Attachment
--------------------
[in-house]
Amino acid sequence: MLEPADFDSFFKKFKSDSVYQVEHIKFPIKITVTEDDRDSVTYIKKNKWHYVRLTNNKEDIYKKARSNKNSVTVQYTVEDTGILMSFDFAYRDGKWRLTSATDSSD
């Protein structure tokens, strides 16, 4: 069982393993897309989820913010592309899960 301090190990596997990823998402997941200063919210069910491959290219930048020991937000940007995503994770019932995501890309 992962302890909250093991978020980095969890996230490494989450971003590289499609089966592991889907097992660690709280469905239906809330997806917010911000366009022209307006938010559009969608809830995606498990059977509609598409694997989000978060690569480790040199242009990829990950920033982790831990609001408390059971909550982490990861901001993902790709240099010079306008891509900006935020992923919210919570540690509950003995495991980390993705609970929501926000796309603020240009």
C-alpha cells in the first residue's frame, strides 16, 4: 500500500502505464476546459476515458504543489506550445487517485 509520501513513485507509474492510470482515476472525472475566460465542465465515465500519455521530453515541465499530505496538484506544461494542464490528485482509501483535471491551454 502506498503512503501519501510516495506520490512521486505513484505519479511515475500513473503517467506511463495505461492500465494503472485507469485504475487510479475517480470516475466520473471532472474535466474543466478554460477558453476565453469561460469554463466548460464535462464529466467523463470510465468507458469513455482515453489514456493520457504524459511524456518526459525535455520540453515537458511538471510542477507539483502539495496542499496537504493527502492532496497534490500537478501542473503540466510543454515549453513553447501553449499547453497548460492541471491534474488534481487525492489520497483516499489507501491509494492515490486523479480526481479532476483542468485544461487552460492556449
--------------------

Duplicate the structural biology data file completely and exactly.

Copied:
[in-house]
Amino acid sequence: MLEPADFDSFFKKFKSDSVYQVEHIKFPIKITVTEDDRDSVTYIKKNKWHYVRLTNNKEDIYKKARSNKNSVTVQYTVEDTGILMSFDFAYRDGKWRLTSATDSSD
């Protein structure tokens, strides 16, 4: 069982393993897309989820913010592309899960 301090190990596997990823998402997941200063919210069910491959290219930048020991937000940007995503994770019932995501890309 992962302890909250093991978020980095969890996230490494989450971003590289499609089966592991889907097992660690709280469905239906809330997806917010911000366009022209307006938010559009969608809830995606498990059977509609598409694997989000978060690569480790040199242009990829990950920033982790831990609001408390059971909550982490990861901001993902790709240099010079306008891509900006935020992923919210919570540690509950003995495991980390993705609970929501926000796309603020240009």
C-alpha cells in the first residue's frame, strides 16, 4: 500500500502505464476546459476515458504543489506550445487517485 509520501513513485507509474492510470482515476472525472475566460465542465465515465500519455521530453515541465499530505496538484506544461494542464490528485482509501483535471491551454 502506498503512503501519501510516495506520490512521486505513484505519479511515475500513473503517467506511463495505461492500465494503472485507469485504475487510479475517480470516475466520473471532472474535466474543466478554460477558453476565453469561460469554463466548460464535462464529466467523463470510465468507458469513455482515453489514456493520457504524459511524456518526459525535455520540453515537458511538471510542477507539483502539495496542499496537504493527502492532496497534490500537478501542473503540466510543454515549453513553447501553449499547453497548460492541471491534474488534481487525492489520497483516499489507501491509494492515490486523479480526481479532476483542468485544461487552460492556449